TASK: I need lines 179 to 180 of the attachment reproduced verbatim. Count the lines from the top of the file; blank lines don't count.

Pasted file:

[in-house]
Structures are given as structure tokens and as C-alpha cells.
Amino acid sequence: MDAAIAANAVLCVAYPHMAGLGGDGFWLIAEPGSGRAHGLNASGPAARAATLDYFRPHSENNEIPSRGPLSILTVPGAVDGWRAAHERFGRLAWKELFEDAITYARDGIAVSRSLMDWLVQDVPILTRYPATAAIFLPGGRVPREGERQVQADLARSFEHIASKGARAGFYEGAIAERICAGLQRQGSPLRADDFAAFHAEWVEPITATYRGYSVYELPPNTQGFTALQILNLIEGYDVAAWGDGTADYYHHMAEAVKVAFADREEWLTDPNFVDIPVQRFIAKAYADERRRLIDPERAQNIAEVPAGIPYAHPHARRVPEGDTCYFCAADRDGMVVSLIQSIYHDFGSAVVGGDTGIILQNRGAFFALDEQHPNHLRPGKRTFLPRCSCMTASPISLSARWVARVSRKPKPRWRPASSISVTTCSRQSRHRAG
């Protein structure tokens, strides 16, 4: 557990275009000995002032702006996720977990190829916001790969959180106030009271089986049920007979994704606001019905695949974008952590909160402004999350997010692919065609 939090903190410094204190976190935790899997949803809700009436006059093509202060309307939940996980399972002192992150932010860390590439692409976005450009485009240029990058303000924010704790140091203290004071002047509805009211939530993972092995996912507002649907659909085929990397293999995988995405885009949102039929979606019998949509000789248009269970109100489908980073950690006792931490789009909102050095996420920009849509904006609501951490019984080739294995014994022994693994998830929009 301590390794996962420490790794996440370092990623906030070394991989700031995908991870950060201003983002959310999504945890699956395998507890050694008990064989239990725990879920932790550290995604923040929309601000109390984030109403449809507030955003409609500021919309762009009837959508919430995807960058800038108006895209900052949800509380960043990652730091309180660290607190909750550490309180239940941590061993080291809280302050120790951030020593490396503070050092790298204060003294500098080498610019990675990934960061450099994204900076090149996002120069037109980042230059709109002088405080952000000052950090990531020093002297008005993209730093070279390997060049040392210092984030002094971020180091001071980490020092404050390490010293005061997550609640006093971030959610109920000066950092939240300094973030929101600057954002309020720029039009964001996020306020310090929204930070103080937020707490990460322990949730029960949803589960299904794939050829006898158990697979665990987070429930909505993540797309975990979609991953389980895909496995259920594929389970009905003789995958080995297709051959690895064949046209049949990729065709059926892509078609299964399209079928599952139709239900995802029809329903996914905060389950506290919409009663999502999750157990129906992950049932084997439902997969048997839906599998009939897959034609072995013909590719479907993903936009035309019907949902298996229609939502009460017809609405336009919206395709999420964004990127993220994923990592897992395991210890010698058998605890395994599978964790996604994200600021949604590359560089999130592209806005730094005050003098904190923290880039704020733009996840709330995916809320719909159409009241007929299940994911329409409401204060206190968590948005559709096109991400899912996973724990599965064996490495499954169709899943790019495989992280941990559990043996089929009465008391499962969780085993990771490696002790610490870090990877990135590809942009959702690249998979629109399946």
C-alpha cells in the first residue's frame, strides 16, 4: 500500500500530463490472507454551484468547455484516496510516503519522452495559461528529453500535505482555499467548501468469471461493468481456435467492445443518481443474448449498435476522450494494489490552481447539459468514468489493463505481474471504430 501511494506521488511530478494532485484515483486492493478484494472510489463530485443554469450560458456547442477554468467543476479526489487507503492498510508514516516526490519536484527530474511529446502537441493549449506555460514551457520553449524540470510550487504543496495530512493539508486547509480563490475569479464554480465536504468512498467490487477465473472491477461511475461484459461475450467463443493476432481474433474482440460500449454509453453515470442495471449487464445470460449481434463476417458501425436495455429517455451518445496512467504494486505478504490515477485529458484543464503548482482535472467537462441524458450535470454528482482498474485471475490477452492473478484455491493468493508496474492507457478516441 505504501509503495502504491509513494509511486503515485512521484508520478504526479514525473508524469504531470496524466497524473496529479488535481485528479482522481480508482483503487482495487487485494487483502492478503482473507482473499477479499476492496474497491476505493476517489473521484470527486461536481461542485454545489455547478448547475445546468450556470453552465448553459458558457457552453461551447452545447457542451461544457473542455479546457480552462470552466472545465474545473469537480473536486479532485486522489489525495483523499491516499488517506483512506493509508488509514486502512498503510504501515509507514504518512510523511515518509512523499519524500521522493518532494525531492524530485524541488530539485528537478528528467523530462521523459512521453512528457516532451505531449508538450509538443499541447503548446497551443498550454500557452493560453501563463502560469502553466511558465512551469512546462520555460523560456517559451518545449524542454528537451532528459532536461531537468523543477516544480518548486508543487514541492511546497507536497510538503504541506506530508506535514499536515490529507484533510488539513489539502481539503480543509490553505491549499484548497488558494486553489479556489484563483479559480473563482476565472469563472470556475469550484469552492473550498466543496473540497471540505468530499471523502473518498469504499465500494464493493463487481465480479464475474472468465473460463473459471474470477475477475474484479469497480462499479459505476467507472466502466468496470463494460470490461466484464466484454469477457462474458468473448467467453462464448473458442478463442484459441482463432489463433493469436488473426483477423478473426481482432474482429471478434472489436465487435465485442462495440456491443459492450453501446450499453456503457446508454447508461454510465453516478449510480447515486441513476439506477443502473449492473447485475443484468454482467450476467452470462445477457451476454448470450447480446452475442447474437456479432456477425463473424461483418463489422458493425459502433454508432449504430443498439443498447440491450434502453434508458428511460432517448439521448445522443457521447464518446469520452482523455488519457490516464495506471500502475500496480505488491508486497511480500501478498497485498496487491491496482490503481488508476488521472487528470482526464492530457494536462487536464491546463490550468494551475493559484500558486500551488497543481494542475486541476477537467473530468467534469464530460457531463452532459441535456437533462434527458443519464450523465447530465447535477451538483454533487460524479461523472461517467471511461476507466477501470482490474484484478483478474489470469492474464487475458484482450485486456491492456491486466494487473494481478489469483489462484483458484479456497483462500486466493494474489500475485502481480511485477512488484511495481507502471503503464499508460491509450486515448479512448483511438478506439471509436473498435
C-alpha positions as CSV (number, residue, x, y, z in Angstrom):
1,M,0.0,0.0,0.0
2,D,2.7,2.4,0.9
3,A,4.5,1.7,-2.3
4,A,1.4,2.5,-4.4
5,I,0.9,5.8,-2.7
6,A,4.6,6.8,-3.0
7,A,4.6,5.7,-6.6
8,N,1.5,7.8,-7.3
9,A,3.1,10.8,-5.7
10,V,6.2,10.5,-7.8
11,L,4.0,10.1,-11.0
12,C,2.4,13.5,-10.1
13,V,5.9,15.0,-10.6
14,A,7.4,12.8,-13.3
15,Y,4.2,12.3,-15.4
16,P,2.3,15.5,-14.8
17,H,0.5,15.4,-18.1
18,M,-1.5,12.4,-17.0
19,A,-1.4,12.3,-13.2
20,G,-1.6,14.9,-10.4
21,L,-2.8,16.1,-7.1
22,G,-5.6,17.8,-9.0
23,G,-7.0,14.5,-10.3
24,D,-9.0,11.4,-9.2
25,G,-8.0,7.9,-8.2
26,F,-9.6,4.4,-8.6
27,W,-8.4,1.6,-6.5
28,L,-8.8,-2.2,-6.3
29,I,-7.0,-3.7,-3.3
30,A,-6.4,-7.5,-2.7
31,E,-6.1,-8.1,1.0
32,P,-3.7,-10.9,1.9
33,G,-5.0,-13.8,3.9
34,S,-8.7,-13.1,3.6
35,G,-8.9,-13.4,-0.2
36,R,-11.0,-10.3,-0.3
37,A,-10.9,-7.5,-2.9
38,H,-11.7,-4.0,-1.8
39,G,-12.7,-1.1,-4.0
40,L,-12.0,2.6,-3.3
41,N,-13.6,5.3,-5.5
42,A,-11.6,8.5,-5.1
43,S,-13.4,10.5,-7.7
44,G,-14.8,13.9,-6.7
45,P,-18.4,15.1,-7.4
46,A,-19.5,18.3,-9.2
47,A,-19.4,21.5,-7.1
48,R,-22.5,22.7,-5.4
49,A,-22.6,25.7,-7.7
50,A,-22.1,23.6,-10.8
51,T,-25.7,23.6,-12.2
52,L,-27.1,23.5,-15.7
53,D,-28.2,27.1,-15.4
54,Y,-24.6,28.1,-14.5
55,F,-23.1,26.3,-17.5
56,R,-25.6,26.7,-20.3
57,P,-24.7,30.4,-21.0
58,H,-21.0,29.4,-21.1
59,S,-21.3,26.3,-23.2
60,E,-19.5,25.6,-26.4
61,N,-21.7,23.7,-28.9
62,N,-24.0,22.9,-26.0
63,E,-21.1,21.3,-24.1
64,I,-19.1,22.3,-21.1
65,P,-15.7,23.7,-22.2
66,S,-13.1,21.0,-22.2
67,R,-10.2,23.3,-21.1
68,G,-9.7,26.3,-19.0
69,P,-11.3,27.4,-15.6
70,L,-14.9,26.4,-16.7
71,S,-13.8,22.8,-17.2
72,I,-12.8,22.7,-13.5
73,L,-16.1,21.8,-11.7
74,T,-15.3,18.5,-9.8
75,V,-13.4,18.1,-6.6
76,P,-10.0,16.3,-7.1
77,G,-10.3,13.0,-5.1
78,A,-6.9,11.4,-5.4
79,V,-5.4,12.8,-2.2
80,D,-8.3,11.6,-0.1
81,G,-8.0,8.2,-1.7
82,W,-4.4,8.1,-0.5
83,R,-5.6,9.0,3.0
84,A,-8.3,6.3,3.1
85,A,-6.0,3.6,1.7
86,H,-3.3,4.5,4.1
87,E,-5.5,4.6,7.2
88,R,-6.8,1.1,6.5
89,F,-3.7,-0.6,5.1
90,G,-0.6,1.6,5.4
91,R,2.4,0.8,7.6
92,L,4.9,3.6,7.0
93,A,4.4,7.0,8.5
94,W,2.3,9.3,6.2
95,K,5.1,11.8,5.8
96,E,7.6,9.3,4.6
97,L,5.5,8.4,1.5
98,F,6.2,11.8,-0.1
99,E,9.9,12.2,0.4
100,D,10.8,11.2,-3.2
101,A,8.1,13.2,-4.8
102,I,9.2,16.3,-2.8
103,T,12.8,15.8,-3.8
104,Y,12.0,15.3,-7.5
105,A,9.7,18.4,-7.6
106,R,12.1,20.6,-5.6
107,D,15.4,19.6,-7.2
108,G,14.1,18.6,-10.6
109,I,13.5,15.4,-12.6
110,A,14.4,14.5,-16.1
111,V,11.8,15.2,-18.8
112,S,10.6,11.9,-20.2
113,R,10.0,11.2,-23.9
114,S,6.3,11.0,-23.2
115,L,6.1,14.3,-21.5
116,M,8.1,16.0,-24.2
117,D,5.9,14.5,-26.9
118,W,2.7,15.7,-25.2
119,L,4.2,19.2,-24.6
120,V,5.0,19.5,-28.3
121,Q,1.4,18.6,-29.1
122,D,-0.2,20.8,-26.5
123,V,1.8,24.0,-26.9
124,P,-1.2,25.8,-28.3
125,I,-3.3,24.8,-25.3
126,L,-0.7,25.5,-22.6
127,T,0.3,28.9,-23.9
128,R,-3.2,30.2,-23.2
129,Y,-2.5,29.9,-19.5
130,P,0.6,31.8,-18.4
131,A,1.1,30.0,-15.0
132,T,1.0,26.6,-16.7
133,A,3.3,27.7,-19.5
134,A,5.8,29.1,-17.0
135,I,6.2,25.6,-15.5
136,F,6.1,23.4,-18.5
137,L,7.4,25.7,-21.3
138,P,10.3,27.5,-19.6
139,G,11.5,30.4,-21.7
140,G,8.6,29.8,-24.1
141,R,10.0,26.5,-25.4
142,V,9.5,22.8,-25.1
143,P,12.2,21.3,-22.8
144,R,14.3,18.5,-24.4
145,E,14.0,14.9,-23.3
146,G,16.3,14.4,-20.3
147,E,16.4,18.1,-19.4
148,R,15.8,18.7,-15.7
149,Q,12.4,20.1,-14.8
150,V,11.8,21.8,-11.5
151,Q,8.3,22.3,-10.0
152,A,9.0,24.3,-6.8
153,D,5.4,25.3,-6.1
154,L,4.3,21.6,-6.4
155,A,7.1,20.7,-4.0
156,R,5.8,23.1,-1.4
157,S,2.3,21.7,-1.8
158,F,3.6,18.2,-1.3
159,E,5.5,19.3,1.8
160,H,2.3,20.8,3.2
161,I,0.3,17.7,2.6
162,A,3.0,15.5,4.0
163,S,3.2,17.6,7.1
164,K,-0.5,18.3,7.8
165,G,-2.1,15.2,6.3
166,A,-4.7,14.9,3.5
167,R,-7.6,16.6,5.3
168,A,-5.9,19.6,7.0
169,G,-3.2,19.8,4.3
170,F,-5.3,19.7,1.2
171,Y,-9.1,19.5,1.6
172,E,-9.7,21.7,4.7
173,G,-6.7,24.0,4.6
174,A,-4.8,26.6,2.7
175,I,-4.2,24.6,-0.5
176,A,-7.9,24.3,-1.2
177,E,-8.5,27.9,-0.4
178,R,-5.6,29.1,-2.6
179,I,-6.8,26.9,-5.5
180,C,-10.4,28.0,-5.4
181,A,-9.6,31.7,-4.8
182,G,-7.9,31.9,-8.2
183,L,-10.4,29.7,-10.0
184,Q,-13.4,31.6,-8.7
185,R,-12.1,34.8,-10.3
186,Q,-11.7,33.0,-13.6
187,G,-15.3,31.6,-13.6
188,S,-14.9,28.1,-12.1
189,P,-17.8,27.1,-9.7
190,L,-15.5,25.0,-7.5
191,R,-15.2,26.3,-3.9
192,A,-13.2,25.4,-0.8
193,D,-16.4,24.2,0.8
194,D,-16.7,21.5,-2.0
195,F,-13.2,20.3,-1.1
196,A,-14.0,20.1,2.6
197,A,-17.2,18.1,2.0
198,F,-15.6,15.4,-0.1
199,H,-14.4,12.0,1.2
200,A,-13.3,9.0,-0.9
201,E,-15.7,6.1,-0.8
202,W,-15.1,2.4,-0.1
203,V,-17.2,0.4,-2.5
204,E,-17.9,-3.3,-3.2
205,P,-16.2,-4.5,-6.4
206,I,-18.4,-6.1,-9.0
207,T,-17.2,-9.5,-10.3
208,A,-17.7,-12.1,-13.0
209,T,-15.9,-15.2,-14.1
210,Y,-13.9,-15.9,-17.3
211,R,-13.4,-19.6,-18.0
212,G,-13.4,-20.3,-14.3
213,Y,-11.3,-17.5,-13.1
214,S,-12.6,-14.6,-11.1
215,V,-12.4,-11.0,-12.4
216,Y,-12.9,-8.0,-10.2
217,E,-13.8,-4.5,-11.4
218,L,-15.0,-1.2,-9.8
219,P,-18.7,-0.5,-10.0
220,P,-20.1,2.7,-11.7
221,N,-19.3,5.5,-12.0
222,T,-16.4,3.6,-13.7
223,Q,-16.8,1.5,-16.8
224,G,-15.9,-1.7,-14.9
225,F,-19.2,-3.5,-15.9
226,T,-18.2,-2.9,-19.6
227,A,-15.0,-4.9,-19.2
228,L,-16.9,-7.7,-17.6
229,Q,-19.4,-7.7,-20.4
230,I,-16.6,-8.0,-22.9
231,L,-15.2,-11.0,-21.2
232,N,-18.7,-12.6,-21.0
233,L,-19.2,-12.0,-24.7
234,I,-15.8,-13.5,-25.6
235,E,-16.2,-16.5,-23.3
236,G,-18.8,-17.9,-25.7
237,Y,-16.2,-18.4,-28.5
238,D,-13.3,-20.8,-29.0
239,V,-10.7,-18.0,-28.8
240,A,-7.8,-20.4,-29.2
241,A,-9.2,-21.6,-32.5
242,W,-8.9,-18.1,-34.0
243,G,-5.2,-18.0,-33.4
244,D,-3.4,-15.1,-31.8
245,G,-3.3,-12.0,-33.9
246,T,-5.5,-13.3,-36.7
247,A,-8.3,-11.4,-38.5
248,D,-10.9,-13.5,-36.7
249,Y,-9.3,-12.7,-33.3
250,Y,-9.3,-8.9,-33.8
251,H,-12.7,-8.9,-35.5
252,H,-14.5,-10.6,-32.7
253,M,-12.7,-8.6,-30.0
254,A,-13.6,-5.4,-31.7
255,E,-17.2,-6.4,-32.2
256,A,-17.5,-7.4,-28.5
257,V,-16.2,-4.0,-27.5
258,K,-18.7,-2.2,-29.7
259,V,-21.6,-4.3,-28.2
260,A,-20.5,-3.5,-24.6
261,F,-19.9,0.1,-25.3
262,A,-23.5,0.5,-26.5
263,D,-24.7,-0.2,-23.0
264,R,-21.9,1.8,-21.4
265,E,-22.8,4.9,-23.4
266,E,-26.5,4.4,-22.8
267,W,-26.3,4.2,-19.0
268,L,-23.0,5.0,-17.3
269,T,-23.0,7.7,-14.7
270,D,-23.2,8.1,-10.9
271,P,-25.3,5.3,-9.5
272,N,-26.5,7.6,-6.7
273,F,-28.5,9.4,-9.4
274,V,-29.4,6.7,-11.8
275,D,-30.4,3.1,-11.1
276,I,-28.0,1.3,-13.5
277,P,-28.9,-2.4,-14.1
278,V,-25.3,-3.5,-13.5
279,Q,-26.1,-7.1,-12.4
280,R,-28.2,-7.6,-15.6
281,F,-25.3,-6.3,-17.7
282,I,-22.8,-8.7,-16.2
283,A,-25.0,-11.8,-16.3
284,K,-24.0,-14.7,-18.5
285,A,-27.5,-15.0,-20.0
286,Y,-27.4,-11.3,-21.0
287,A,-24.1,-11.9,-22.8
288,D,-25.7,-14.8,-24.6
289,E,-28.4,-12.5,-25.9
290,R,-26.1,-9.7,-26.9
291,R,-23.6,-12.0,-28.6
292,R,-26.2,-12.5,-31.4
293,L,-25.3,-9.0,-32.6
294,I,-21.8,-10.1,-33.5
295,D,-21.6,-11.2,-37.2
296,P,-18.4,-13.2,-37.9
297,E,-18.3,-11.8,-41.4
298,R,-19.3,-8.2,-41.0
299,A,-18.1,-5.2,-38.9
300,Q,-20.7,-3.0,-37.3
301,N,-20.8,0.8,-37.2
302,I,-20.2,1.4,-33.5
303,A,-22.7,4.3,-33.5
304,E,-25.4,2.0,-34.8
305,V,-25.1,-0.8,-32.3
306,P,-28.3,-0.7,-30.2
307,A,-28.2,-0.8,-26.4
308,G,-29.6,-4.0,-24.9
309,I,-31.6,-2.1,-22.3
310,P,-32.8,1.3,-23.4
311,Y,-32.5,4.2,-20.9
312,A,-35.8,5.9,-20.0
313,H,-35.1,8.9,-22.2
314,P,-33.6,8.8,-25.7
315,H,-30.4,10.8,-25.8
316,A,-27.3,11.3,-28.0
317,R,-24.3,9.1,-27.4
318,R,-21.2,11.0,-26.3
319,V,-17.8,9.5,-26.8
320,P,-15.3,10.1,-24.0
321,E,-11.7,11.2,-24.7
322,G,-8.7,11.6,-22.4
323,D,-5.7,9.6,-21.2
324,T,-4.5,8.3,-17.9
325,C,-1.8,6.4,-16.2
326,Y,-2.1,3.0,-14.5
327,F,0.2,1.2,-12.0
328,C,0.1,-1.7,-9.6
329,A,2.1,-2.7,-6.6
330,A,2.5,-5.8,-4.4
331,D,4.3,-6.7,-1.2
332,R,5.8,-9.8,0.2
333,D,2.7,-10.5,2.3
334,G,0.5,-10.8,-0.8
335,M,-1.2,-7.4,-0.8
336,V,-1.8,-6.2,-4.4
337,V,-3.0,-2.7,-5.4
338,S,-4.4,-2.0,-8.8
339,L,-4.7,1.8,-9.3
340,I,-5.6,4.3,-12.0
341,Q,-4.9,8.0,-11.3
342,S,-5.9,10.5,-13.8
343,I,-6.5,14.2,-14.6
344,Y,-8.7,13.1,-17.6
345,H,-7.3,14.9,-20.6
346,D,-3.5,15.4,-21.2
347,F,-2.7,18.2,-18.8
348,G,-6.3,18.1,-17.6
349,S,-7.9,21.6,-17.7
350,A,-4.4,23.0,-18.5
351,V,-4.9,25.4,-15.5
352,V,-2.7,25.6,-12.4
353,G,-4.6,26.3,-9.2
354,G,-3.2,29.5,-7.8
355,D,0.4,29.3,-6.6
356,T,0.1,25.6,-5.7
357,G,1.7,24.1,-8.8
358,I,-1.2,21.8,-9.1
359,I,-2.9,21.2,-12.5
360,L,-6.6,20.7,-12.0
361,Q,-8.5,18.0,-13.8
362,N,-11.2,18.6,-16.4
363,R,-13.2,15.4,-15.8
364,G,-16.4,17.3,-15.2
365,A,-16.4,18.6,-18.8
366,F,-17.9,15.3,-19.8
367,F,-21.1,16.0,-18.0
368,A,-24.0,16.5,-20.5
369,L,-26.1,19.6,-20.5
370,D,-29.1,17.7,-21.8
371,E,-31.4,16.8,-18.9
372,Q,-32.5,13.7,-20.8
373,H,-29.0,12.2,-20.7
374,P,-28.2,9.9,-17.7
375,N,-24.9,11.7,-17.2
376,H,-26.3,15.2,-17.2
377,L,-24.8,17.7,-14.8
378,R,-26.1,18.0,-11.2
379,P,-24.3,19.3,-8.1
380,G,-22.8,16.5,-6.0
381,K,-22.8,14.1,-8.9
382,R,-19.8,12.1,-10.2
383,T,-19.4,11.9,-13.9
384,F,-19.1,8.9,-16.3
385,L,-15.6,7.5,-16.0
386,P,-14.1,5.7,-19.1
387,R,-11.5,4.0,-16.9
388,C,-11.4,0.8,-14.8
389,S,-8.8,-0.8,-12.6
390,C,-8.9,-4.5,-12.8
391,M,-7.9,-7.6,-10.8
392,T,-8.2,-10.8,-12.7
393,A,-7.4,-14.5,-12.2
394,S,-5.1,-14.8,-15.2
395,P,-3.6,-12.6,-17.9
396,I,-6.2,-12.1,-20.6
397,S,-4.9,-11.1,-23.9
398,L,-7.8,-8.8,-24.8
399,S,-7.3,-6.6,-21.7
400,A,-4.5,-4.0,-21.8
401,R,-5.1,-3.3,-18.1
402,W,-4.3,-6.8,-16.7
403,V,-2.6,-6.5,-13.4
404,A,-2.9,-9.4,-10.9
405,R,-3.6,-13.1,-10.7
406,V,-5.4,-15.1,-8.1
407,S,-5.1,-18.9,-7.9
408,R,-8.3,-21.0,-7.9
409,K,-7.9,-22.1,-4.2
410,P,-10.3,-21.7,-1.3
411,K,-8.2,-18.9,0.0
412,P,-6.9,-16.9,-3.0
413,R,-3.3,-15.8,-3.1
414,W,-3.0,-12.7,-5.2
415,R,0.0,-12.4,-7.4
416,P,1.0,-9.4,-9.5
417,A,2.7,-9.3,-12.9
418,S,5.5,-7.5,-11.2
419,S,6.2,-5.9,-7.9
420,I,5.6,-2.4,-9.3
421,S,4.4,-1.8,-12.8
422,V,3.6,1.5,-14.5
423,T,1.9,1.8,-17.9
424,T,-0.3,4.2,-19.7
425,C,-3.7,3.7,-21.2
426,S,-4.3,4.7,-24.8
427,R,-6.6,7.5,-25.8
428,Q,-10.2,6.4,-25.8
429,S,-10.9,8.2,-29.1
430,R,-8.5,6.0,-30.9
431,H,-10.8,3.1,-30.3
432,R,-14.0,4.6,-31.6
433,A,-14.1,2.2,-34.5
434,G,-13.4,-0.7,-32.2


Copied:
173,G,-6.7,24.0,4.6
174,A,-4.8,26.6,2.7